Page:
Hyderabad: With Diwali just round the corner, animal rights activists and pet owners are a worried lot. The loud sound of firecrackers is enough to give repeated nervous breakdowns to dogs and cats, while birds and even cattle feel the after effects of the festival that fills the city with noisy celebrations with the bursting of firecrackers.
The worst-hit are the strays, mostly dogs as well as cats that normally prowl the city’s streets.
Anupama Tirumalasetty, an animal lover, is worried about her community dogs (strays) during this upcoming festival. She takes care of about a dozen dogs in Engineers Colony in Yellareddyguda, where she lives. “Dogs panic, they hide under the parked cars or find some hideouts. They stop eating food. The bursting of crackers scare them the most.”
Anupama added: “The hearing of dogs is far more than humans and when crackers are set off, even my heart misses a beat. Just imagine what these poor creatures go through.”
“Diwali is the most traumatic period for animals. While we cannot provide shelter and safety for all animals, we can at least spread awareness and appeal to the people to celebrate this Festival of Lights with lights and not with firecrackers. We can celebrate it by lighting lamps and respect the lives of the animals,” according to Gowri Vandana from the Association for Animal Shelter and Rescue Aid.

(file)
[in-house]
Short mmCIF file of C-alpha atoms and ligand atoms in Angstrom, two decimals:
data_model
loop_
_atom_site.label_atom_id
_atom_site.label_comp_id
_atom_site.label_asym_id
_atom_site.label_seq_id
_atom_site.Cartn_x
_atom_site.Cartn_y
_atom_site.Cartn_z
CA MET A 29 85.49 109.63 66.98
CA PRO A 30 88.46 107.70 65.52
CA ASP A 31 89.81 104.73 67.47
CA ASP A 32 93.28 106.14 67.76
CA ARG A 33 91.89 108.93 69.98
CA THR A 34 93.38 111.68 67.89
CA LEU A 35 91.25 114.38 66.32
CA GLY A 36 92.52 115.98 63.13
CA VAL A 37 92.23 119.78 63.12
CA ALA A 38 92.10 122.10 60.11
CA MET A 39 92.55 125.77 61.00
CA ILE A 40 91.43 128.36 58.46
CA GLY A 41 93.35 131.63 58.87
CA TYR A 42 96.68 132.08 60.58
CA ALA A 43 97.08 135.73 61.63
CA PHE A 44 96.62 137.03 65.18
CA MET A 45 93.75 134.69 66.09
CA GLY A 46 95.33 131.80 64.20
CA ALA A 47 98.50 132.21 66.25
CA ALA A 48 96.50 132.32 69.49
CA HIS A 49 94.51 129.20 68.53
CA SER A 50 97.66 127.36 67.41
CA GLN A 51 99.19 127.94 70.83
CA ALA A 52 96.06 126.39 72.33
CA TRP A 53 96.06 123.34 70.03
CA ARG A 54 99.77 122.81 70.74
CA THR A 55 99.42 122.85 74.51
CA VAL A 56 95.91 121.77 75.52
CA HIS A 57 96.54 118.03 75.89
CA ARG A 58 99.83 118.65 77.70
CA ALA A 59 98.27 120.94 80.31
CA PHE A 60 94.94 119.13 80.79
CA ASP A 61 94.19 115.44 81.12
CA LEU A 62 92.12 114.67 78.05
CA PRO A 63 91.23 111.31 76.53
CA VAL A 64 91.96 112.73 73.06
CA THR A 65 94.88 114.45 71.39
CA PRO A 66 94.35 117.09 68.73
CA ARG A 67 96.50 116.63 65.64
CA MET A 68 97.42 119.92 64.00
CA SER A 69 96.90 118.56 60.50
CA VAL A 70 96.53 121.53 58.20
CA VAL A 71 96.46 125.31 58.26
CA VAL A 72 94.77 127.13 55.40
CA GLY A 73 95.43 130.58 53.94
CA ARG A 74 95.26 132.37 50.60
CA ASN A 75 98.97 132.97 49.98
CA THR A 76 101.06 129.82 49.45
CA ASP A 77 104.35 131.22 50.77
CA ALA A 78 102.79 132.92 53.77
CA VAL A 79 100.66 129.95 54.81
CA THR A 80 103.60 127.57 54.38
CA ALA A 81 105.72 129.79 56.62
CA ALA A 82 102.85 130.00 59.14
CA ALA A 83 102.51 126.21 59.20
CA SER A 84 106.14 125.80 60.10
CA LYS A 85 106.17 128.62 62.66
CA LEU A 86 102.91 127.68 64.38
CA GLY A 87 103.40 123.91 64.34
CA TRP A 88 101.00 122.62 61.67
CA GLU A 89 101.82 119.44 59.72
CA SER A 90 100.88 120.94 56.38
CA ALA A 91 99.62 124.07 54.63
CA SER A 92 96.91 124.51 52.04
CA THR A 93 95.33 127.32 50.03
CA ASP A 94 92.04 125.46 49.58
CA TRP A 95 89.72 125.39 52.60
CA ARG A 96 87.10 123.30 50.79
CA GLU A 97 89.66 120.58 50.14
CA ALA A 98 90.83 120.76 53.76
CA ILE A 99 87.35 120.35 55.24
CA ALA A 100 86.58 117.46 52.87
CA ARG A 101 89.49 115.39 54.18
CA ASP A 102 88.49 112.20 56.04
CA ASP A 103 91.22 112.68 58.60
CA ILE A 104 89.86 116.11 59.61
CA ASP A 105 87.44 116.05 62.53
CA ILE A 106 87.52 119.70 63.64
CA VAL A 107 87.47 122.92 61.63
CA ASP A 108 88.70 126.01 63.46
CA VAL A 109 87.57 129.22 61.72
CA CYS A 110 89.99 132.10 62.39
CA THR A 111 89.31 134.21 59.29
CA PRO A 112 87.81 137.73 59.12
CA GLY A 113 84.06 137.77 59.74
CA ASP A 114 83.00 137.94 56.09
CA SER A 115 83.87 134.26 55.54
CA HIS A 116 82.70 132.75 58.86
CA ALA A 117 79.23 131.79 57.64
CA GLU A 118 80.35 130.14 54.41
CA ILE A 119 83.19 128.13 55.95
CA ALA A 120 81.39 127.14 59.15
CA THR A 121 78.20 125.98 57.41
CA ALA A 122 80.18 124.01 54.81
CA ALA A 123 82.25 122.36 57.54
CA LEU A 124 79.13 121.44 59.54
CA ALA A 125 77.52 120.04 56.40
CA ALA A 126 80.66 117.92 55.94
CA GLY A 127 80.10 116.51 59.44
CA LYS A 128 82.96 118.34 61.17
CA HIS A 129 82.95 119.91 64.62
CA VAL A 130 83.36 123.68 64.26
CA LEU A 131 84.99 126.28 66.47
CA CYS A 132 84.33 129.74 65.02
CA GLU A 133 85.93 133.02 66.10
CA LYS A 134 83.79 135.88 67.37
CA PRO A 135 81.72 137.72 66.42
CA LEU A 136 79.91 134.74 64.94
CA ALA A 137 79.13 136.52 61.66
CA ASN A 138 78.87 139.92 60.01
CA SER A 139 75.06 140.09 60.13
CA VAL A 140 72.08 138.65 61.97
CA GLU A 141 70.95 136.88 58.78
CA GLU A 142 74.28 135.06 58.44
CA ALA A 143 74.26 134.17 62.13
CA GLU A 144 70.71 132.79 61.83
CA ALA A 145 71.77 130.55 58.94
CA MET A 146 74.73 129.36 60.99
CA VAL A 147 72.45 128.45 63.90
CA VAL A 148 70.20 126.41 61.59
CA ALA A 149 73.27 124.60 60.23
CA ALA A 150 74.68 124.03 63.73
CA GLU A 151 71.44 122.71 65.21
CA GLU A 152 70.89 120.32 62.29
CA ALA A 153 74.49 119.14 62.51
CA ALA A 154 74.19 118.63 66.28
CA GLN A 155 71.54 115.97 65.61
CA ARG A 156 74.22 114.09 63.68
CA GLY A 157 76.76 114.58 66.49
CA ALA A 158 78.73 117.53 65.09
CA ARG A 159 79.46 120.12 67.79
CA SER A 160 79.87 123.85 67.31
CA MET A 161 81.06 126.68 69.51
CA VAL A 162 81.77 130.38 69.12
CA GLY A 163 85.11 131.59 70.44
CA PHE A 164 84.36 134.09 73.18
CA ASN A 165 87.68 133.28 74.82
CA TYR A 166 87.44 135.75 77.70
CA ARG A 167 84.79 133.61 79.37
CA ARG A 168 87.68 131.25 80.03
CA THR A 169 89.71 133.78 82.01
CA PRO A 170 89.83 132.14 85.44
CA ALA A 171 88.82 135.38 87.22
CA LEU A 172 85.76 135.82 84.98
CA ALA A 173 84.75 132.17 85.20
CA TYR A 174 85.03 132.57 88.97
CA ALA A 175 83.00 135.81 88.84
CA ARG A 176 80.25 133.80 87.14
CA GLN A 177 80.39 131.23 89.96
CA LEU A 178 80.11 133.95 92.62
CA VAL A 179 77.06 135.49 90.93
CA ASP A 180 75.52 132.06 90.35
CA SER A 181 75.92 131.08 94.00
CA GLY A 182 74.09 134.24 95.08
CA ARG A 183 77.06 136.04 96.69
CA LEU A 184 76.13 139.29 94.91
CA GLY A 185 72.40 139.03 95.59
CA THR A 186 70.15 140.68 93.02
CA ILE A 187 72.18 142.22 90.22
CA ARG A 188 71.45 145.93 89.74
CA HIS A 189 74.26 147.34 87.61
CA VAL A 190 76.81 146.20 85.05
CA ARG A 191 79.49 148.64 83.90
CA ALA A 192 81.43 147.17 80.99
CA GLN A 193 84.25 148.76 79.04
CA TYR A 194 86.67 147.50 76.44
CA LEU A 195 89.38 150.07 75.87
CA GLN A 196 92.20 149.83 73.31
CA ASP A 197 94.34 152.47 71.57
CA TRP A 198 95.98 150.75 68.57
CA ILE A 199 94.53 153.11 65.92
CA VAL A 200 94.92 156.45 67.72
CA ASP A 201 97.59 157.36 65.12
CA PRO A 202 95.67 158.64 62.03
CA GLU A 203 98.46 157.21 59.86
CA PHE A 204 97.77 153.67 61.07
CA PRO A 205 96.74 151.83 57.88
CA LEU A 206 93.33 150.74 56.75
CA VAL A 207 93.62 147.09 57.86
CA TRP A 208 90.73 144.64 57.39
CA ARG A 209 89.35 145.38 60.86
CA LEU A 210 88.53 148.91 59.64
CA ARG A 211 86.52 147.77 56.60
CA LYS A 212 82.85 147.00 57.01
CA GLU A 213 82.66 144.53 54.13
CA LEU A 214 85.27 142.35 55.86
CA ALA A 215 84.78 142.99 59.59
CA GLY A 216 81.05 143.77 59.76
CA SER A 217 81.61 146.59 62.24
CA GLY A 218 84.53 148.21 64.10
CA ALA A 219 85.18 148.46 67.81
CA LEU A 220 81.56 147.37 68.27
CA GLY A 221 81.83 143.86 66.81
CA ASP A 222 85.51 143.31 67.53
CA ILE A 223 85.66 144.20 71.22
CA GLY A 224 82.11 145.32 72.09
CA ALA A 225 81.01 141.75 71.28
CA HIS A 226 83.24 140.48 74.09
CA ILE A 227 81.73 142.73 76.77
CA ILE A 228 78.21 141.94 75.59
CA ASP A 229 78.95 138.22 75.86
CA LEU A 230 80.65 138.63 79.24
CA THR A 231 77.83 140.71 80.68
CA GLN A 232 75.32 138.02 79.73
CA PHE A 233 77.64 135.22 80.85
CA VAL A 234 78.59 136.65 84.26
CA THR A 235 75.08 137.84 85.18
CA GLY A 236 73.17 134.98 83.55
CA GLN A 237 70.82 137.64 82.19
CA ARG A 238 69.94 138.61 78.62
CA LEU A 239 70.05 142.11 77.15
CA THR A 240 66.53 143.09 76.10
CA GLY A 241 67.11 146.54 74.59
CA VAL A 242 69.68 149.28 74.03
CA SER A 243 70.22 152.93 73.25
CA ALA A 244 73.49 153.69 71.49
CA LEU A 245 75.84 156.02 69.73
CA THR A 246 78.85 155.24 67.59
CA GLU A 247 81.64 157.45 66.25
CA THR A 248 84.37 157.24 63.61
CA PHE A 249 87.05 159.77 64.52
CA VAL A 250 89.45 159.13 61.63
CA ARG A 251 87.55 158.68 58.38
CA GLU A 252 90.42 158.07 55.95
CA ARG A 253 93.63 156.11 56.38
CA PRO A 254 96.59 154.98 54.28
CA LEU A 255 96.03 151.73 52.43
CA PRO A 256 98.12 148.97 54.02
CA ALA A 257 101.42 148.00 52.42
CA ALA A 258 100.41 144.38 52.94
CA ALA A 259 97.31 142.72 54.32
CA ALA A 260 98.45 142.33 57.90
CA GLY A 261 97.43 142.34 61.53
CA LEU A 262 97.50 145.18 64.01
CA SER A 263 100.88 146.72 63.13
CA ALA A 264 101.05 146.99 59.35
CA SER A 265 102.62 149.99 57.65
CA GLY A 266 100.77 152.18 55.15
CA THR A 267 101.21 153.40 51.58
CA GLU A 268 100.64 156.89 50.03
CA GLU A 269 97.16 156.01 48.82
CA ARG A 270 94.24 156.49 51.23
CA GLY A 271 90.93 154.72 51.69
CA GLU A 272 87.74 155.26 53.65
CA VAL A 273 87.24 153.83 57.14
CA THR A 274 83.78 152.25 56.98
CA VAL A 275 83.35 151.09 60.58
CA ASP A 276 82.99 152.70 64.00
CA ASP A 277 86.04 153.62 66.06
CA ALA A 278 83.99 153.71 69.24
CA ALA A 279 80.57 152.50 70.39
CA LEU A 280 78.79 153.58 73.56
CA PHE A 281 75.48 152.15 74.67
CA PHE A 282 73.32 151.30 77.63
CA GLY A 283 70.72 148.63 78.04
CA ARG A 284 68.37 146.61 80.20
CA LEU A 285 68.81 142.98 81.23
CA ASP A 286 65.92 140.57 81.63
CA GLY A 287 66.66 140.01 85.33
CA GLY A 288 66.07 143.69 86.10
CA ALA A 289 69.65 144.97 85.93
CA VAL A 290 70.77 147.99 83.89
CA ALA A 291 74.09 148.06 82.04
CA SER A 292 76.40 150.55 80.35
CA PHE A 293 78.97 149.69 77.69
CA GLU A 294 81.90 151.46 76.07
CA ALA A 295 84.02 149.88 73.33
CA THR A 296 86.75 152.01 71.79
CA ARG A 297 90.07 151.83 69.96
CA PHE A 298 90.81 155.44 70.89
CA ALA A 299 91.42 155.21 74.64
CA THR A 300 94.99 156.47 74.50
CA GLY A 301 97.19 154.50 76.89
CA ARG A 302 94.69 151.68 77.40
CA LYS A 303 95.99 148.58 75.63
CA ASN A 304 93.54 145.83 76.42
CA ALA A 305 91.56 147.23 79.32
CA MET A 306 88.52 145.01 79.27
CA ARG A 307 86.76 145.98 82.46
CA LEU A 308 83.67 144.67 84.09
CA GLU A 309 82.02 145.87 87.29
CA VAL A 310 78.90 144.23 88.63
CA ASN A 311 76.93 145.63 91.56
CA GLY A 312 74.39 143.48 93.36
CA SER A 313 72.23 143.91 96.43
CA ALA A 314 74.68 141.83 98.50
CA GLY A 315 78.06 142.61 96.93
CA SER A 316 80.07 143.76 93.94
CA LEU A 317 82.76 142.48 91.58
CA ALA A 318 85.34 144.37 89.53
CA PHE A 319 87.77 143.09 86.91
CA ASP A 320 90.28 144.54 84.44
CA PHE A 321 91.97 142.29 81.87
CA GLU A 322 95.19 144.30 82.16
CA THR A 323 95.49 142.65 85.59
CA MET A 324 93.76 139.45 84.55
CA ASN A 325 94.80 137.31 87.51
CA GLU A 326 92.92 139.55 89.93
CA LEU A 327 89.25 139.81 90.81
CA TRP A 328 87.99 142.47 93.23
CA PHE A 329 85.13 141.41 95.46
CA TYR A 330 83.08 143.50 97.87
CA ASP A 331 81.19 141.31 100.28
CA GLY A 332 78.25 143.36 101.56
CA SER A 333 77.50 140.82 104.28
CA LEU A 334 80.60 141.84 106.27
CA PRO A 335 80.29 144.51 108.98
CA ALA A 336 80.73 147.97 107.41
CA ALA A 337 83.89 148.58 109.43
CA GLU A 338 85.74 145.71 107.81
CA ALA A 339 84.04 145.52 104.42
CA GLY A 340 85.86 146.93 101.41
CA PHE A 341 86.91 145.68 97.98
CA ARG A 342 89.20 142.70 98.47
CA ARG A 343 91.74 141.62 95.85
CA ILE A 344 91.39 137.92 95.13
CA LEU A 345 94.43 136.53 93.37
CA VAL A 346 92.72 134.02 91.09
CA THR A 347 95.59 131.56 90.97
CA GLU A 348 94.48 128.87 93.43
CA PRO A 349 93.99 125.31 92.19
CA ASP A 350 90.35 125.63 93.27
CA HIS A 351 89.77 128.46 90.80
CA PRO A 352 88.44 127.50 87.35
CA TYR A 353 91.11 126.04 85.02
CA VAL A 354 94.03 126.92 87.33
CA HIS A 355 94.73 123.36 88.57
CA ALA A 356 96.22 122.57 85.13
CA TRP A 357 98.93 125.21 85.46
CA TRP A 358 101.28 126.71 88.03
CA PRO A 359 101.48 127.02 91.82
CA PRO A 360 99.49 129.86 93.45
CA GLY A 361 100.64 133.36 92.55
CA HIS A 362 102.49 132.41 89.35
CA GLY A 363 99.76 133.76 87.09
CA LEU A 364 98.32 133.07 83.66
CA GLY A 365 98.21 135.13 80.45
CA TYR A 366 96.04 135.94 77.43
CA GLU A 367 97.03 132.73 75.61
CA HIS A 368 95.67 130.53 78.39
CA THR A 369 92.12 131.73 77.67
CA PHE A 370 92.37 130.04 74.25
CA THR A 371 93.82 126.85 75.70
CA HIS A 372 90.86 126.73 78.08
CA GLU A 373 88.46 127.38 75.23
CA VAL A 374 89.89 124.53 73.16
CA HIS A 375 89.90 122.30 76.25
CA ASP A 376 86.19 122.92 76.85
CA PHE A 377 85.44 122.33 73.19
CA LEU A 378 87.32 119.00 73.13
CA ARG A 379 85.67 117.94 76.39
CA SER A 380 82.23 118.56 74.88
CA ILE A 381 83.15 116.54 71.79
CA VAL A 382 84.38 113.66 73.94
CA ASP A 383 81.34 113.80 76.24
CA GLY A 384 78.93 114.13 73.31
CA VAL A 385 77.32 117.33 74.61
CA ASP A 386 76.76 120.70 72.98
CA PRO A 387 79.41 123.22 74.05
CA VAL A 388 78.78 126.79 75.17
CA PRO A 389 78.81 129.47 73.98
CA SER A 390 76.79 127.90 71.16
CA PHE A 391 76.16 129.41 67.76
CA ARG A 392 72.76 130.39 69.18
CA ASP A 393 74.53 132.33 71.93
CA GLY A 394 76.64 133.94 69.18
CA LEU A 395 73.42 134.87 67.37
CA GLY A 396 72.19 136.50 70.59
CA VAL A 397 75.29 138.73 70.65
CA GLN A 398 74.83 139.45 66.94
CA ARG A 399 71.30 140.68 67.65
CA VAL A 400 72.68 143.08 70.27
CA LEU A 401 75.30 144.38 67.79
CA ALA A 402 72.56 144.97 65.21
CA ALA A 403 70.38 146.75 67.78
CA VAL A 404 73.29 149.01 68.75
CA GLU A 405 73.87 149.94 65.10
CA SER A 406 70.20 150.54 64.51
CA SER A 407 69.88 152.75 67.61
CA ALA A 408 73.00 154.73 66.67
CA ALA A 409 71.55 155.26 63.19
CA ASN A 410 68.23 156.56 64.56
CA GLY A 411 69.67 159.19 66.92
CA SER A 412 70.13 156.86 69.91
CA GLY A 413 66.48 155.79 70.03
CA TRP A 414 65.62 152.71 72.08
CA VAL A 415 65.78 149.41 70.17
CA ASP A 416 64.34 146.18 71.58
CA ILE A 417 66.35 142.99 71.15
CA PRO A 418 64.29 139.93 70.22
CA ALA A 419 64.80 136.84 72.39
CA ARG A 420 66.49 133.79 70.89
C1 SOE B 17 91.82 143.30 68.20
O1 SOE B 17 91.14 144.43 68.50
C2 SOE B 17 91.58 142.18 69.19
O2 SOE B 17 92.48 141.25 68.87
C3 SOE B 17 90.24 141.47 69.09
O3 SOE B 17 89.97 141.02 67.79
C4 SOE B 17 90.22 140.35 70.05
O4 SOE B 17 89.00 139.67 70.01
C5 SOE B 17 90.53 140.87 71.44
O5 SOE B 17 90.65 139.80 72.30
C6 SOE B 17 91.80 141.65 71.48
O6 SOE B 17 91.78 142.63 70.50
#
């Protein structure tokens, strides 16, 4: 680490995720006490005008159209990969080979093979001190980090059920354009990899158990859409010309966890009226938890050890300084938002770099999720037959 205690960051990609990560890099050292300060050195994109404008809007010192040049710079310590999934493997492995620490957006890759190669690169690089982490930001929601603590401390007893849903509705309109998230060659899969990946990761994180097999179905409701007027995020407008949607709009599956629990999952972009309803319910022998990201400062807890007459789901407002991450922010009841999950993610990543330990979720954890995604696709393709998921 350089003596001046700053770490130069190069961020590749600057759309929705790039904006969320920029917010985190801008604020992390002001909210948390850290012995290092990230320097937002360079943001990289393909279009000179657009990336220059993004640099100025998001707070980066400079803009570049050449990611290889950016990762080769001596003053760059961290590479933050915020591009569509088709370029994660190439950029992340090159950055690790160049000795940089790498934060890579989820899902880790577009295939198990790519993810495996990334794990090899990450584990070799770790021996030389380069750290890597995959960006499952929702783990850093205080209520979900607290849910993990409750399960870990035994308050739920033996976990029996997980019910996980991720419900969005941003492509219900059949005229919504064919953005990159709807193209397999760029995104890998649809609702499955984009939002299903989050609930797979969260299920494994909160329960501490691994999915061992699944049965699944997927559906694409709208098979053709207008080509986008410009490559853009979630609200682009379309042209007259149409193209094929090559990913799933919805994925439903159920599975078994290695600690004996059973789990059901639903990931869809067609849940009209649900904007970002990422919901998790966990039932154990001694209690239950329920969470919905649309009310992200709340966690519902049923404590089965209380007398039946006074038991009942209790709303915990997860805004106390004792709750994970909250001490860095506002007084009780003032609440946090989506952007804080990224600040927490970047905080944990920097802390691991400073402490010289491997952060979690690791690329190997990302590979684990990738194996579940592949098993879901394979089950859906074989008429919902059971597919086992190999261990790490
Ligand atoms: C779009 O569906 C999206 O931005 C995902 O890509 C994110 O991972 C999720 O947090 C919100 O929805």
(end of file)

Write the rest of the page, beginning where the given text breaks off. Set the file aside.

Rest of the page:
She added: “There are some people who tie crackers to stray dogs set them off causing burn wounds on the dogs and practically scare them to death. We see incidents of such cruelty every year.”
According to Dr Madhusudhan, assistant director of the animal husbandry department, firecrackers are stuff of nightmares for animals and birds. “The sudden rise in pollution affects birds as do bright lights. Cows and buffalos are also among the animals that get severely disturbed by the bursting fire crackers. Typically, during the Diwali period, their milk output falls, we also notice gastrointestinal problems among cattle. Sometimes, pregnant cattle also suffer sudden abortions because of the stress induced by fireworks,” Dr Madhusudhan said.
Mohd Isaq and his sister are worried about their Saint Bernard dog and Persian cat. “Both the pets will be scared of the crackers. They hide under the cot and they stop eating,” Isaq said.
Dr Madhusudhan advised those with pets at home, to keep them indoors, and try to provide them with sound-proof rooms to minimise the noise. “During times of stress, give your pets their favourite food in small portions so they can be fed more times in a day. It is for those who keep pets to ensure that the animals feel safe and secure,” he said.
Cattle, he said, should be left without being tied up, in case of any fire accident, they can run to a safer place. Their feed should be checked if they are not in covered sheds to ensure no falling fireworks debris has fallen into their feed....